The last time I had a 'First day of school', I was twenty years old. My hair was black, my skin was still not quite recovered from the self tanner I had applied all summer long, and I weighed a healthy 125 lbs. I was a vice president in a committee at the LDS institute (though no one had told me it was the least popular committee), and had auditioned for the Folk Dance Team.
I don't remember the 'First Day of School' that year. But I remember how it felt walking to the Institute so early in the morning, there weren't any cars around. I remember feeling lucky and blessed and special. I had a sense of pride knowing that I had earned the money that paid for this sememster of education. I was proud of the way I looked. I remember practically (and sometimes literally) dancing from class to class across campus. I remember meeting so many people I couldn't remember their names ten minutes later. I remember looking for an attractive mate. I remember looking at boys looking at me. I remember most of all that for the first time in my life, I didn't care what they thought. I was so happy to be me in college and learning.
This "First Day" was different. My hair is a natural light brown. My skin is porcelain white. I weigh over 200 lbs. I have recieved a Pell Grant which pays for me to attend college. I'm married. I have two children. And yet, there was something deeply similar in these two "First Days".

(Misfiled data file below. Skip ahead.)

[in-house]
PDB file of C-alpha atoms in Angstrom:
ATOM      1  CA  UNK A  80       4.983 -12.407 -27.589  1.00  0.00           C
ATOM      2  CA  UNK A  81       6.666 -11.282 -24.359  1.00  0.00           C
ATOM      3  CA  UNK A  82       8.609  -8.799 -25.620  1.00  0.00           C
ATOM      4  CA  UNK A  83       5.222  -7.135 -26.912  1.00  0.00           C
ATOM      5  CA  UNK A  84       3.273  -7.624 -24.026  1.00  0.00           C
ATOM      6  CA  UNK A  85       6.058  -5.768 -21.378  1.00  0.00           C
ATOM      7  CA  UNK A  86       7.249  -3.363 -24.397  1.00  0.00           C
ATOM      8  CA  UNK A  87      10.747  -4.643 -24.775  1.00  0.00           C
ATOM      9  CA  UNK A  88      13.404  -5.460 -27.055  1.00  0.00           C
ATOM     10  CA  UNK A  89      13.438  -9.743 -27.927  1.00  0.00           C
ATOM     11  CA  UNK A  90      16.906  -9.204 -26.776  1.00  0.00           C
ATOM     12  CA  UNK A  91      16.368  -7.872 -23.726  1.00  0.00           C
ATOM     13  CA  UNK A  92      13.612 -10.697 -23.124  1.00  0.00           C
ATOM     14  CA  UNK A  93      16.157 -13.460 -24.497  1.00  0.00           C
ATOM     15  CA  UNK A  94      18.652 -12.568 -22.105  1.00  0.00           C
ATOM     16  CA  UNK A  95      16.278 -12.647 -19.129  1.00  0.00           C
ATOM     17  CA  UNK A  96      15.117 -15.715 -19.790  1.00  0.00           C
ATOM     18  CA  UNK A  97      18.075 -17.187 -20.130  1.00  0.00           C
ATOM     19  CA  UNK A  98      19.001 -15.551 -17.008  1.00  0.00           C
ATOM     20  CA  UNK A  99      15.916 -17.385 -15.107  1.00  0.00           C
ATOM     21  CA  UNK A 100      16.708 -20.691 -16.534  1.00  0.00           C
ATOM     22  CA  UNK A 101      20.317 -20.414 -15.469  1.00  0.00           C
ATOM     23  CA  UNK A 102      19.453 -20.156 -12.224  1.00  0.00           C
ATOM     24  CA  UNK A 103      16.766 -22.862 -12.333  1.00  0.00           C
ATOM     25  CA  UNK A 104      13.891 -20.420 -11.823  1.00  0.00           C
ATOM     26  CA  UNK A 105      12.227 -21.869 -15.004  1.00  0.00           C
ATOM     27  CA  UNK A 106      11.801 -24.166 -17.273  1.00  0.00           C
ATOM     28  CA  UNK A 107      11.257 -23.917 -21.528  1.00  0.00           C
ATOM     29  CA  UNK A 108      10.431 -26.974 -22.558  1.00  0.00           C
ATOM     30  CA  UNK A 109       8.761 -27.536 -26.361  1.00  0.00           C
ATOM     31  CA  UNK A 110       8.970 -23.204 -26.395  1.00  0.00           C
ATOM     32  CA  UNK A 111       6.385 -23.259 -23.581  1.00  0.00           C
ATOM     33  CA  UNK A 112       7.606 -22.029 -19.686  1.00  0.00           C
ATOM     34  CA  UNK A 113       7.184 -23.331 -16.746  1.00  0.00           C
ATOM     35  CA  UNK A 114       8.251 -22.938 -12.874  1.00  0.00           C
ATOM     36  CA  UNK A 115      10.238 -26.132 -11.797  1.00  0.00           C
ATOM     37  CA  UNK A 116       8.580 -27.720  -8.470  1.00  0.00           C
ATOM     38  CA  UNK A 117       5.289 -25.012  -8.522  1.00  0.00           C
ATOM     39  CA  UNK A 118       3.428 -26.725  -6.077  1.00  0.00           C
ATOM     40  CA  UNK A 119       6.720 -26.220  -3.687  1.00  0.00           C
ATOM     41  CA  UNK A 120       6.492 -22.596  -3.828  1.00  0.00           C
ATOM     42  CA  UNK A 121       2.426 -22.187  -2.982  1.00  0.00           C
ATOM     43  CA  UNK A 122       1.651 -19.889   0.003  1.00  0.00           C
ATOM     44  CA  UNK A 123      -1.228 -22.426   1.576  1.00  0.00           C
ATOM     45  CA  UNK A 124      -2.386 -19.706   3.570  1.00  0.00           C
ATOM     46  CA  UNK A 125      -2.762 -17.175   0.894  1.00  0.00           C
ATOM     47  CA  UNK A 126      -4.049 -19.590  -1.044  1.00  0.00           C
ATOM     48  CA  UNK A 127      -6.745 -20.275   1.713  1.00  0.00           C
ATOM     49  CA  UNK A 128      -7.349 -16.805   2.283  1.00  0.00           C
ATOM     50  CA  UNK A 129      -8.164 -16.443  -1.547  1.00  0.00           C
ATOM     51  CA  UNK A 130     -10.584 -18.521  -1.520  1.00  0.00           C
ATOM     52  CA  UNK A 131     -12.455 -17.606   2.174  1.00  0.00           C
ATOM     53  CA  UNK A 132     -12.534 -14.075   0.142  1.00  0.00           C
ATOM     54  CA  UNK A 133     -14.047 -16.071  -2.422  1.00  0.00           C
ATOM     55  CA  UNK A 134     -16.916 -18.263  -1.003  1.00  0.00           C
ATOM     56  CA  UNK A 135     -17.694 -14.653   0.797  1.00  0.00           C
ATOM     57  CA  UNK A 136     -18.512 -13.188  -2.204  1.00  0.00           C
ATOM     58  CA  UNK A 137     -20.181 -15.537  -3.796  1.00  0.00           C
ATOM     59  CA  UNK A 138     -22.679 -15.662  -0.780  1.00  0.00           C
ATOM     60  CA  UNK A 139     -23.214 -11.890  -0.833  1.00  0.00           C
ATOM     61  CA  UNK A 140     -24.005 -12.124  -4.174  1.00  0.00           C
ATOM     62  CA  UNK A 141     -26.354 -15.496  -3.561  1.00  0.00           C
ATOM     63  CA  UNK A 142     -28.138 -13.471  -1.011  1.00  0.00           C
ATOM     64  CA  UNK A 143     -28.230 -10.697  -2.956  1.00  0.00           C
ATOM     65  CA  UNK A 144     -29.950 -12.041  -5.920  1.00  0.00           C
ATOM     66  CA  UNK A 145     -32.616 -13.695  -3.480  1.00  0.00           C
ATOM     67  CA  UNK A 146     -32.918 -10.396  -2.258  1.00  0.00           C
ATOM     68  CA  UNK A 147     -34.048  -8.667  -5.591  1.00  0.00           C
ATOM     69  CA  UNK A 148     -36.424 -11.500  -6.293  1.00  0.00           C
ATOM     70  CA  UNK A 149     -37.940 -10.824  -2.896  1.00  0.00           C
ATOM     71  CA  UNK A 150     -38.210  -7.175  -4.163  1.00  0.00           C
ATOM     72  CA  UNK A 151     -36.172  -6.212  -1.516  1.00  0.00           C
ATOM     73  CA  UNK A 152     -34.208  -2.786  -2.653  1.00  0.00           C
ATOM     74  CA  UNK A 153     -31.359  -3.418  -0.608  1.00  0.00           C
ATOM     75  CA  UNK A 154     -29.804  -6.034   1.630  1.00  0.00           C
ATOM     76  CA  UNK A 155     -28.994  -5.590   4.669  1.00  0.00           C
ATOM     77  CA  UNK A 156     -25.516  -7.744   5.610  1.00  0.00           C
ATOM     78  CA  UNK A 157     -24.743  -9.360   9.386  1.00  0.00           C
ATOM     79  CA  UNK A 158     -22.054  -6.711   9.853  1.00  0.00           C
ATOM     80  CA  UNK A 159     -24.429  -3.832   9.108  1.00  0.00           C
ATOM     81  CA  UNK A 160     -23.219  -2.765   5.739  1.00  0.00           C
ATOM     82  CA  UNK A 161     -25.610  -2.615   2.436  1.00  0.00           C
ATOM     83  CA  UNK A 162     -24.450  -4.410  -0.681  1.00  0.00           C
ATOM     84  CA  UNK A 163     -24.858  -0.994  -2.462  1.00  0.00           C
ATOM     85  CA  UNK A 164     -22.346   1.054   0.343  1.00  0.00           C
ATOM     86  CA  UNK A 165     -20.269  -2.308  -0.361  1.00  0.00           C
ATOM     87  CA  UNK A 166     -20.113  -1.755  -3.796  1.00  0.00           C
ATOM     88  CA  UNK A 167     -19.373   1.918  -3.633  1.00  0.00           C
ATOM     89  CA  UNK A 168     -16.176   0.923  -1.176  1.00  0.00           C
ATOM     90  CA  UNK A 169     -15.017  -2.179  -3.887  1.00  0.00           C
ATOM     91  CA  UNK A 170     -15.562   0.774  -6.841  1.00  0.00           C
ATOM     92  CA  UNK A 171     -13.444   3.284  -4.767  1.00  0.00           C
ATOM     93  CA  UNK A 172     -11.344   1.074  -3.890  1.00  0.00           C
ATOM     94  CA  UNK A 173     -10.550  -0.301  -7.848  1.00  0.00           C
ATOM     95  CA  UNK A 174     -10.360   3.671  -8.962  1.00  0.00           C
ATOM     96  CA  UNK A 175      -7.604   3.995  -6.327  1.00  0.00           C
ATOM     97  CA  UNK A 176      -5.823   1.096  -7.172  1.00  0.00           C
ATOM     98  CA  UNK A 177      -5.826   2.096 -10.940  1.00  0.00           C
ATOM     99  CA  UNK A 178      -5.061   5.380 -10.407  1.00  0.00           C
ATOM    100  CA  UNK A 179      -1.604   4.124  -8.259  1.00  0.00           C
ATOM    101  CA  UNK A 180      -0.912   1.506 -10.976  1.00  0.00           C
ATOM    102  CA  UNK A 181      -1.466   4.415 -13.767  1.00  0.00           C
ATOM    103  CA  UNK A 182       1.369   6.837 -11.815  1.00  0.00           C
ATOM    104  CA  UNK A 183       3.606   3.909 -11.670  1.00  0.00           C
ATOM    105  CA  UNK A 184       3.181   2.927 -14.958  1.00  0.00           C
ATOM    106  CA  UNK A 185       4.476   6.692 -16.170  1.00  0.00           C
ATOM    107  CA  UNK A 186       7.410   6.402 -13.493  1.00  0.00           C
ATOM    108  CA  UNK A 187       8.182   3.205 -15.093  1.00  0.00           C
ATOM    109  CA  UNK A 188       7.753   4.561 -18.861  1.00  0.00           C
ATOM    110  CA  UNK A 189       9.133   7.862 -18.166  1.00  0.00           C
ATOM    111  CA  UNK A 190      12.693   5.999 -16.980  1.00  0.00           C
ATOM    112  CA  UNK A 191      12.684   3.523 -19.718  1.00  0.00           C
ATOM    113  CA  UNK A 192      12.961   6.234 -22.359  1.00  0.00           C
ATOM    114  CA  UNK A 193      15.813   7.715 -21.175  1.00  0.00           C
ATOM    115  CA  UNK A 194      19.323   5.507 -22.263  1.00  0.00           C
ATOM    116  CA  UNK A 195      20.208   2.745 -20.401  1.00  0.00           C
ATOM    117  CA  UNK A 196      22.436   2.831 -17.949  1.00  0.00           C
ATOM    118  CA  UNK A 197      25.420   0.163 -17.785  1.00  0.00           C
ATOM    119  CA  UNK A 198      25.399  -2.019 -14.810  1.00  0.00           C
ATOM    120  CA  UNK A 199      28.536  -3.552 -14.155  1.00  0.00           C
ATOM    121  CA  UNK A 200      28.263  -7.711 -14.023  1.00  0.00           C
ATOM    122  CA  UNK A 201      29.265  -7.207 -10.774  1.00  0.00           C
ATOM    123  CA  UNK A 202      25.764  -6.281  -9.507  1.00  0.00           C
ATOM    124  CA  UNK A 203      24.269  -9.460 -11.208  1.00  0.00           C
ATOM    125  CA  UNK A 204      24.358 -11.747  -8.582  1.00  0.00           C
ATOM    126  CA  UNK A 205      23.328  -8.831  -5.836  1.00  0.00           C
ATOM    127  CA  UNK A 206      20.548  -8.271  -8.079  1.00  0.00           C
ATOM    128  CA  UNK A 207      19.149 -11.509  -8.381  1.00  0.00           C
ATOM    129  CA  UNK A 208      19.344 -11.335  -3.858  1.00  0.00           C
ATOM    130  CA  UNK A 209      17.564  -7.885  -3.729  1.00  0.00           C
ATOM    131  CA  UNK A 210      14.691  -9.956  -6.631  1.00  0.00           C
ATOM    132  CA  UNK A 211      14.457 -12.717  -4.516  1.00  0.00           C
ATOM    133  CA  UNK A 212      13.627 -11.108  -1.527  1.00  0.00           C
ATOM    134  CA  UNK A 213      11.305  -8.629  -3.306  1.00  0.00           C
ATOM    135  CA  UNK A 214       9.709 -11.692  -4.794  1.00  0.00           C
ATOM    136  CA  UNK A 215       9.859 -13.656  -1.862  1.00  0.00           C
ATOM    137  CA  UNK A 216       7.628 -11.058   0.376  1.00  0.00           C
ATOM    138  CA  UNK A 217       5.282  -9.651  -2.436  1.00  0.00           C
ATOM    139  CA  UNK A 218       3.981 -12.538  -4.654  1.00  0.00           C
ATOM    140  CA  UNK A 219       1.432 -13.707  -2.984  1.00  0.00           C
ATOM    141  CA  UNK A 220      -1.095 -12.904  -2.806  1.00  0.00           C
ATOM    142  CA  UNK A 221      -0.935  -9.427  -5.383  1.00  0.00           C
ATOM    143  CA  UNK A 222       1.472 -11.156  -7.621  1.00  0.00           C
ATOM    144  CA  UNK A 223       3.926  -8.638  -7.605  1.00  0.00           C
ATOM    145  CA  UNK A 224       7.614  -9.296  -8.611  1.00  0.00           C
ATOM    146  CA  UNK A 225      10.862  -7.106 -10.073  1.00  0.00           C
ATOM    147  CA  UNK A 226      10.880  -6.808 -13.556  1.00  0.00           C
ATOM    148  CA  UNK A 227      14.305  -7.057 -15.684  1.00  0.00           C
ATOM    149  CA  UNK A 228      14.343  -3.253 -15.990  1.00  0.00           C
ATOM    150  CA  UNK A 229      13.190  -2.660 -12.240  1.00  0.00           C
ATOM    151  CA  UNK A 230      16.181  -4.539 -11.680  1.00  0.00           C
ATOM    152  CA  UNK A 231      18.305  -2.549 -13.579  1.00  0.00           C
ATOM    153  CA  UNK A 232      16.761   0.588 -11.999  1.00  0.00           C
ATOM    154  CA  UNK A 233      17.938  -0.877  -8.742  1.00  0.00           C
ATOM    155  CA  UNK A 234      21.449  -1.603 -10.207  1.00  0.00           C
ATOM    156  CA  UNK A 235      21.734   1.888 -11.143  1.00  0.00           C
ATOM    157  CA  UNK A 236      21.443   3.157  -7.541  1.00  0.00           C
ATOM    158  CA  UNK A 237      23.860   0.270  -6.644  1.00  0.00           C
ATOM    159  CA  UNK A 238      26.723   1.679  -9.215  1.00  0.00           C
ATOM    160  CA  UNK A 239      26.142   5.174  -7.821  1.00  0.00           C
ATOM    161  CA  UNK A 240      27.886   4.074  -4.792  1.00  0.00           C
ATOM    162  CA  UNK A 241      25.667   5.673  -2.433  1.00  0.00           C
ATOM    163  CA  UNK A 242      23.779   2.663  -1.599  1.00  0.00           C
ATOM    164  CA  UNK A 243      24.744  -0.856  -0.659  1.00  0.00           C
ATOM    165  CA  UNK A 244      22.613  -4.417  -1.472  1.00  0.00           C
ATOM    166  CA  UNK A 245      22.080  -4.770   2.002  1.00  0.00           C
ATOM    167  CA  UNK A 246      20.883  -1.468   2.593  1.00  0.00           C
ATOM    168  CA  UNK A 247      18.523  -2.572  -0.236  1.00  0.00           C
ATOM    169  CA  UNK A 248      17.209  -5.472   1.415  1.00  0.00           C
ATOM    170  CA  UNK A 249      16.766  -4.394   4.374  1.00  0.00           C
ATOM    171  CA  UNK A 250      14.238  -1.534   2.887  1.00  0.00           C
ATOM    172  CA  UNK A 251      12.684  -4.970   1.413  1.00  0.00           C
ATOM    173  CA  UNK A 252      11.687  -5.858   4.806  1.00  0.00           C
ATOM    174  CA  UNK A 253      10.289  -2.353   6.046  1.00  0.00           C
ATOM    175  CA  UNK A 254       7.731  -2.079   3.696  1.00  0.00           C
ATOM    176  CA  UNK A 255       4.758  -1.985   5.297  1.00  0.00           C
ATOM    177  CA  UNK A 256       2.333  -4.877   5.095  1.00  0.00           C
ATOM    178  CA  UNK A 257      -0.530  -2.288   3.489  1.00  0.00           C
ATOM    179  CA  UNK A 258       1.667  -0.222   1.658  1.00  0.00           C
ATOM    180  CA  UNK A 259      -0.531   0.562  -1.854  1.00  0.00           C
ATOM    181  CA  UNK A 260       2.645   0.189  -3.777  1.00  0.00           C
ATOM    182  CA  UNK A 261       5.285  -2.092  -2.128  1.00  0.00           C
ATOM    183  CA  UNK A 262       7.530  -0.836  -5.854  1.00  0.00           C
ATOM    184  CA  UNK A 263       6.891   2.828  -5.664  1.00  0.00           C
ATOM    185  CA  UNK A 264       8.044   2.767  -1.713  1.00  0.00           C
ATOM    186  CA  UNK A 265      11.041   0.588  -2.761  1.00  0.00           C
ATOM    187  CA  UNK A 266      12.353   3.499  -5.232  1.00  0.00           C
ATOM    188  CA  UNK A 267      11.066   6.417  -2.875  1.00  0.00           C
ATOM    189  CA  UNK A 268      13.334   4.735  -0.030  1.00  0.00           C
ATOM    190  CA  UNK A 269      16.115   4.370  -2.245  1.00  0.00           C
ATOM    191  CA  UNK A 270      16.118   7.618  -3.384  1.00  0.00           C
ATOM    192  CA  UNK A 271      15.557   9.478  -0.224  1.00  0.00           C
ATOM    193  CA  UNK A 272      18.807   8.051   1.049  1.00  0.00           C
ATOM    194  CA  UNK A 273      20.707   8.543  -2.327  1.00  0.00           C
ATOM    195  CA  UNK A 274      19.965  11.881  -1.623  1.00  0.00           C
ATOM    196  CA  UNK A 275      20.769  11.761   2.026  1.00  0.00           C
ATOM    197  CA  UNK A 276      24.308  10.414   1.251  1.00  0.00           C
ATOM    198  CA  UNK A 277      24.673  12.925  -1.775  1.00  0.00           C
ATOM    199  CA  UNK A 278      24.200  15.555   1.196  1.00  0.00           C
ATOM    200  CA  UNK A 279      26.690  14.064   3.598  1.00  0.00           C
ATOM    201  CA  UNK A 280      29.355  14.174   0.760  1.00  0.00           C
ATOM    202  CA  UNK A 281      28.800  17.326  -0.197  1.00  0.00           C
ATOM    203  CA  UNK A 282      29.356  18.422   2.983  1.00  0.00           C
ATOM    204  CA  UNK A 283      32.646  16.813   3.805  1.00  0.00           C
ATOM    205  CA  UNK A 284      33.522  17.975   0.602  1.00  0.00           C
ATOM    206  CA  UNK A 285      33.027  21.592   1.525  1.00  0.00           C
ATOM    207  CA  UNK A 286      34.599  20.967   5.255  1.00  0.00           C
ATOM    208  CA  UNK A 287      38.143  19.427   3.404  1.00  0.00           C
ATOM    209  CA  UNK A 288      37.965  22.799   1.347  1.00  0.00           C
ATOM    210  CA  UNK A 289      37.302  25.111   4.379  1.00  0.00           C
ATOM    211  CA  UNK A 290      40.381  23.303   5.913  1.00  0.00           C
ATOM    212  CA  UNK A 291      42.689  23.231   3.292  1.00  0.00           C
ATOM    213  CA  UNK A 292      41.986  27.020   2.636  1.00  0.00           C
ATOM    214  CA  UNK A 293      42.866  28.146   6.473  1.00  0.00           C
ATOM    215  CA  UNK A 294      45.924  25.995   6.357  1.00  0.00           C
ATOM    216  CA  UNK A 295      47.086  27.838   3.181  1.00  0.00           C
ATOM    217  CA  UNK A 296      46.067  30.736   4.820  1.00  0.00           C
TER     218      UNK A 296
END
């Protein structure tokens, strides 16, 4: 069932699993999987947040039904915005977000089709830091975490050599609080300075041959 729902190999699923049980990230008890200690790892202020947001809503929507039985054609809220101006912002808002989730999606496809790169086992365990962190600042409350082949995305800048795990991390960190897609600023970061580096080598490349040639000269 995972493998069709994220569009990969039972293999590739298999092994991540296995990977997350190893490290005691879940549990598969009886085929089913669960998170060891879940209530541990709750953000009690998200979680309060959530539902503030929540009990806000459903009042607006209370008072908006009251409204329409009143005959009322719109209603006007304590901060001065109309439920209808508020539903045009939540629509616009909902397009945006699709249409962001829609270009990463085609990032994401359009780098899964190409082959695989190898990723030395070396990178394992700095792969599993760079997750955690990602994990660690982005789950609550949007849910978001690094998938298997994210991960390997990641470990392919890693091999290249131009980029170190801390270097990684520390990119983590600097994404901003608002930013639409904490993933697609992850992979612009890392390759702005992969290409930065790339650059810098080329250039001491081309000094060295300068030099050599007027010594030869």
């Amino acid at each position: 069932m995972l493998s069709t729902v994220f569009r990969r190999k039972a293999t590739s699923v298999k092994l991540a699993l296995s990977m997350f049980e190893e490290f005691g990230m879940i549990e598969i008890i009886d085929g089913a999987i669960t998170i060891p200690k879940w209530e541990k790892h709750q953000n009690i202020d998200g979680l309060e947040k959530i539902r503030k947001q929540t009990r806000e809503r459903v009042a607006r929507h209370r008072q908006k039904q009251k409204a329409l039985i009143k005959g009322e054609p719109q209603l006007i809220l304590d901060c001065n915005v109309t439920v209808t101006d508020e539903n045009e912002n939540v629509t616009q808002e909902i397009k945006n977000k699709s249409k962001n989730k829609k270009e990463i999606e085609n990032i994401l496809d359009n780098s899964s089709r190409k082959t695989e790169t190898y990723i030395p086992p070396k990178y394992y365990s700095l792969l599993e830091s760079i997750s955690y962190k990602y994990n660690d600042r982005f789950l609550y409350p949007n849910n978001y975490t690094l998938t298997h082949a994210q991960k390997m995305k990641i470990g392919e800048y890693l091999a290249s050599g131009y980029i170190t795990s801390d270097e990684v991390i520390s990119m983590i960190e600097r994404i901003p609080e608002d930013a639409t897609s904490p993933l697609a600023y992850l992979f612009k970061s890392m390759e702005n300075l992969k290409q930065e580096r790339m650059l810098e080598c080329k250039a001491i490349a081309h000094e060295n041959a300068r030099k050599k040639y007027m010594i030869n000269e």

The similarity is this: I still love to learn.
I sat in a math class - A MATH CLASS! - and was excited at the possibility that I might know more when I walk out than I did when I walked in. Most of the credit goes to the teacher, but I also give credit to my nature. I'm so grateful that I love to learn.
I was walking along familiar paths today. Paths I haven't trod in almost five years, and I felt reconnected with a simpler and purer part of myself. No doubt it is the same part that wanted this earthly experience: the part that yearns for moments of quiet, moments of beauty, moments to enjoy a good walk from one place to another, and moments of insight. How could I have forgotten this part of me?
How grateful I am for the sacrifices of my husband and my family that I may find rediscover these things. It is the wisdom of my husband that I have tried again. May I always remember that although it was mainly his idea, this was entirely my choice.
I look forward to my "Second Day of School" and all the ones that follow.